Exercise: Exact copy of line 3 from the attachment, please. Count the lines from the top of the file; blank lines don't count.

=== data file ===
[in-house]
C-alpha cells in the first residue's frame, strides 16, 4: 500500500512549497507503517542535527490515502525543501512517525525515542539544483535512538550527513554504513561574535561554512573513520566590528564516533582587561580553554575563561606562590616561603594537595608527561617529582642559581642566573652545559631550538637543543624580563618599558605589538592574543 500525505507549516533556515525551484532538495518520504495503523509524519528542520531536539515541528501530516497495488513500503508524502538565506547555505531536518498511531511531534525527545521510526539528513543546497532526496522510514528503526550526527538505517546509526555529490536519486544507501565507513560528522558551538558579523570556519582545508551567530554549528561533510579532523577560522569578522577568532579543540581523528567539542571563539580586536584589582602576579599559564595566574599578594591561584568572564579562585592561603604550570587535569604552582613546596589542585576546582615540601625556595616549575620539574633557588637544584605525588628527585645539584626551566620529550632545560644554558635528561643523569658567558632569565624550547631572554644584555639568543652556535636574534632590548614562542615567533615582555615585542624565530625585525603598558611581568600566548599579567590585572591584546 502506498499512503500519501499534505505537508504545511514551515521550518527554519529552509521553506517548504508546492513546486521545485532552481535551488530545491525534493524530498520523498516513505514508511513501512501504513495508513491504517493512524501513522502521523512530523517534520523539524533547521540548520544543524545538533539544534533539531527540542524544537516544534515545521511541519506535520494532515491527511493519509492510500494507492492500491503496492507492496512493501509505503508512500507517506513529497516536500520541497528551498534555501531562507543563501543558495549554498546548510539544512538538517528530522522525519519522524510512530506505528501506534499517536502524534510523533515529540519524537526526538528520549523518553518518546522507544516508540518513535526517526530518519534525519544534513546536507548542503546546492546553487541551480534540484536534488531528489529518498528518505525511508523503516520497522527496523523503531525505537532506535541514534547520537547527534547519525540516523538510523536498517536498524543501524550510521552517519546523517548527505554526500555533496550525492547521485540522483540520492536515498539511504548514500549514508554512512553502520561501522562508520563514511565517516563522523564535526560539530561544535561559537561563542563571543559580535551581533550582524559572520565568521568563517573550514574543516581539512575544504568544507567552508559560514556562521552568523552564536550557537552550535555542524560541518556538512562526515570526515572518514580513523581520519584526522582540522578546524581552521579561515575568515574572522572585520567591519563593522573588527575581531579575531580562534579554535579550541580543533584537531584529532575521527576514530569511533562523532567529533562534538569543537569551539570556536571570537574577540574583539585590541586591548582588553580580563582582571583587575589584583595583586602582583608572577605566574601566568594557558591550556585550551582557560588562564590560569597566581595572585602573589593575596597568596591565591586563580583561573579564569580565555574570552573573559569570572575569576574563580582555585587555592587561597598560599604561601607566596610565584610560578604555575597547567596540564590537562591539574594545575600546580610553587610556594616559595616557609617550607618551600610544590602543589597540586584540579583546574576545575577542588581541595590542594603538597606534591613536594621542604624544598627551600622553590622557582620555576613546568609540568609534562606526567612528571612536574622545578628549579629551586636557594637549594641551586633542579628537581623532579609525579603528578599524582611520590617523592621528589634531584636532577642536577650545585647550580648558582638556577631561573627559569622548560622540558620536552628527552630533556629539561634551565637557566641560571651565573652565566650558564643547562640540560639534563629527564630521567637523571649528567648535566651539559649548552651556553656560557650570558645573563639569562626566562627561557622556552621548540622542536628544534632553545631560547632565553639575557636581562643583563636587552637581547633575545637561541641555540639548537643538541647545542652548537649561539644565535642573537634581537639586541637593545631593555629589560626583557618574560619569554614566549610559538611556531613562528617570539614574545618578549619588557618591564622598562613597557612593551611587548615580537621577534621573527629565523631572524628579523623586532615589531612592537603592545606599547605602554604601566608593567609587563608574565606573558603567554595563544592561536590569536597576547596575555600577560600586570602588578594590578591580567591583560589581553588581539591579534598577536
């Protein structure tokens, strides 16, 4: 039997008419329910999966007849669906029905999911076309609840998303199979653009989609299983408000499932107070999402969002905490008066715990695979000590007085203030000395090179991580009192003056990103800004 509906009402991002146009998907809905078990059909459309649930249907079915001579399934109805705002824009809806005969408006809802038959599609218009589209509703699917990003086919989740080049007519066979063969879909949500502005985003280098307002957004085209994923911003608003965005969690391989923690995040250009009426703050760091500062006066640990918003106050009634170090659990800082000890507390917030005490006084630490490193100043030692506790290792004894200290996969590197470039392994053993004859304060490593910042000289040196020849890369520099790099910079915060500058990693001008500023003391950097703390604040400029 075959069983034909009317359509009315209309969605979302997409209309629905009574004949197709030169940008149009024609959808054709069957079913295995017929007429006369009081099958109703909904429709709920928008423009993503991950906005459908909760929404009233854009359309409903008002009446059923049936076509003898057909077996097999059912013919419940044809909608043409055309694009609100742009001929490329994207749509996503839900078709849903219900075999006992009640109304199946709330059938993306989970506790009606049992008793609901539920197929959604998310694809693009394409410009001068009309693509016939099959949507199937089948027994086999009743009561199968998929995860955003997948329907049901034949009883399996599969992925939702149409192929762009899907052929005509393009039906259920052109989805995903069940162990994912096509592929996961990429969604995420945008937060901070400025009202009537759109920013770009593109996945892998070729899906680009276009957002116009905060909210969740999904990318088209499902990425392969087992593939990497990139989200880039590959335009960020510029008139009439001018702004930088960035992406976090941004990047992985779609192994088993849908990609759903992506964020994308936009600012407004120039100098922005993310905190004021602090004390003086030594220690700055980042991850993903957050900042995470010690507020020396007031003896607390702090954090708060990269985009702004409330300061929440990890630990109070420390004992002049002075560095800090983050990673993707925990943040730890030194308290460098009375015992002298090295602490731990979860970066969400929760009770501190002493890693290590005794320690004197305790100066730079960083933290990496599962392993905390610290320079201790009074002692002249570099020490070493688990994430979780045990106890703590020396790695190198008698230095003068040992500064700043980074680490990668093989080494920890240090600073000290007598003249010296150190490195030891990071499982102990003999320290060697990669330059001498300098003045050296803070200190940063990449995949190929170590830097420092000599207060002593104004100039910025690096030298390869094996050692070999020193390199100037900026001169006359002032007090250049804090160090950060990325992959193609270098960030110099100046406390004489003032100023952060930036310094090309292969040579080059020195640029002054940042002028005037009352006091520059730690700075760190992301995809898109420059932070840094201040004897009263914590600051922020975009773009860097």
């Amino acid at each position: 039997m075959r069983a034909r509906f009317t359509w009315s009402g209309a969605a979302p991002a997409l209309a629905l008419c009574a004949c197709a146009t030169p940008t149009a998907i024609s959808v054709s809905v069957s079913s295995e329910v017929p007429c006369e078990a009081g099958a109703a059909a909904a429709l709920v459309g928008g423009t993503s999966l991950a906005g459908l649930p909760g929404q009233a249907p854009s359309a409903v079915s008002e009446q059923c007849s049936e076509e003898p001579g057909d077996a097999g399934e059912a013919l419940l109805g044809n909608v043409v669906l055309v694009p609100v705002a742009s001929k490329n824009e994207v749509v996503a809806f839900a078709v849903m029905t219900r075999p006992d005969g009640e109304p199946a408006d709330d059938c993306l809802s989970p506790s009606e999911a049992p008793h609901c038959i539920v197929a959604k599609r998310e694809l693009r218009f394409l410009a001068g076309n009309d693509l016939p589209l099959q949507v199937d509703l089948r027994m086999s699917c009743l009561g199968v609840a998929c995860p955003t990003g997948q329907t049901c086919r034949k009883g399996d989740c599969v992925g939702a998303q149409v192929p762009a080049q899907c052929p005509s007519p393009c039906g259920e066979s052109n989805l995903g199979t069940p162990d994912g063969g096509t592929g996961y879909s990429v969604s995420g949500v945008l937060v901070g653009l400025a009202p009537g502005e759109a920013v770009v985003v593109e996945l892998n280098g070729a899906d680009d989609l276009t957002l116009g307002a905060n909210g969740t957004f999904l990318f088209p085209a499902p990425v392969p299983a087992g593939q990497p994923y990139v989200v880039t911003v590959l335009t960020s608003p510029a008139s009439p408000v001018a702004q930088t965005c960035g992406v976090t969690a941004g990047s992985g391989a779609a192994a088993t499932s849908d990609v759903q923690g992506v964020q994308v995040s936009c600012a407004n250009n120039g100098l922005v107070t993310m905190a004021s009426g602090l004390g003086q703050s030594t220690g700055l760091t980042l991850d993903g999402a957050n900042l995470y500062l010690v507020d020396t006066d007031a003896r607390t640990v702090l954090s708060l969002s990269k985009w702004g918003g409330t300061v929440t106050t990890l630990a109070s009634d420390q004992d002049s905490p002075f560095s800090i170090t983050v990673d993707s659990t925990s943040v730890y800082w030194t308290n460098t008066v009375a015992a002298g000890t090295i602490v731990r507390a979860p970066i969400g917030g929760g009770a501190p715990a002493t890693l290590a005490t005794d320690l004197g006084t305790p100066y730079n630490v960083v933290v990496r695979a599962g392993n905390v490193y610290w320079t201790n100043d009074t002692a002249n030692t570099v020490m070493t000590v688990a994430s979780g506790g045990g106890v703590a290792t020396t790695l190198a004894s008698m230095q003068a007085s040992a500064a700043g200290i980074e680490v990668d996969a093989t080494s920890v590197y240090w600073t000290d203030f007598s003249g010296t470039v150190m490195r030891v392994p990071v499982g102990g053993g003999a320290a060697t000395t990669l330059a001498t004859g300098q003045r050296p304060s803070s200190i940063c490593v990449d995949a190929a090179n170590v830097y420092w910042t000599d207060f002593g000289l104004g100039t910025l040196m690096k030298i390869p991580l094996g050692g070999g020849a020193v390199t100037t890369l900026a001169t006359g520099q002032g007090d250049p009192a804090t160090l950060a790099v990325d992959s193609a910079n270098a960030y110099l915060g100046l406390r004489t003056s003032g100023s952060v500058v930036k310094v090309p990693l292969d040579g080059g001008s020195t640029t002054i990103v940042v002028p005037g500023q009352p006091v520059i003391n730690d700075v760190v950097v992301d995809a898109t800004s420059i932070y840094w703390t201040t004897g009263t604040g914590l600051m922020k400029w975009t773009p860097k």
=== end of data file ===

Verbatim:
């Protein structure tokens, strides 16, 4: 039997008419329910999966007849669906029905999911076309609840998303199979653009989609299983408000499932107070999402969002905490008066715990695979000590007085203030000395090179991580009192003056990103800004 509906009402991002146009998907809905078990059909459309649930249907079915001579399934109805705002824009809806005969408006809802038959599609218009589209509703699917990003086919989740080049007519066979063969879909949500502005985003280098307002957004085209994923911003608003965005969690391989923690995040250009009426703050760091500062006066640990918003106050009634170090659990800082000890507390917030005490006084630490490193100043030692506790290792004894200290996969590197470039392994053993004859304060490593910042000289040196020849890369520099790099910079915060500058990693001008500023003391950097703390604040400029 075959069983034909009317359509009315209309969605979302997409209309629905009574004949197709030169940008149009024609959808054709069957079913295995017929007429006369009081099958109703909904429709709920928008423009993503991950906005459908909760929404009233854009359309409903008002009446059923049936076509003898057909077996097999059912013919419940044809909608043409055309694009609100742009001929490329994207749509996503839900078709849903219900075999006992009640109304199946709330059938993306989970506790009606049992008793609901539920197929959604998310694809693009394409410009001068009309693509016939099959949507199937089948027994086999009743009561199968998929995860955003997948329907049901034949009883399996599969992925939702149409192929762009899907052929005509393009039906259920052109989805995903069940162990994912096509592929996961990429969604995420945008937060901070400025009202009537759109920013770009593109996945892998070729899906680009276009957002116009905060909210969740999904990318088209499902990425392969087992593939990497990139989200880039590959335009960020510029008139009439001018702004930088960035992406976090941004990047992985779609192994088993849908990609759903992506964020994308936009600012407004120039100098922005993310905190004021602090004390003086030594220690700055980042991850993903957050900042995470010690507020020396007031003896607390702090954090708060990269985009702004409330300061929440990890630990109070420390004992002049002075560095800090983050990673993707925990943040730890030194308290460098009375015992002298090295602490731990979860970066969400929760009770501190002493890693290590005794320690004197305790100066730079960083933290990496599962392993905390610290320079201790009074002692002249570099020490070493688990994430979780045990106890703590020396790695190198008698230095003068040992500064700043980074680490990668093989080494920890240090600073000290007598003249010296150190490195030891990071499982102990003999320290060697990669330059001498300098003045050296803070200190940063990449995949190929170590830097420092000599207060002593104004100039910025690096030298390869094996050692070999020193390199100037900026001169006359002032007090250049804090160090950060990325992959193609270098960030110099100046406390004489003032100023952060930036310094090309292969040579080059020195640029002054940042002028005037009352006091520059730690700075760190992301995809898109420059932070840094201040004897009263914590600051922020975009773009860097």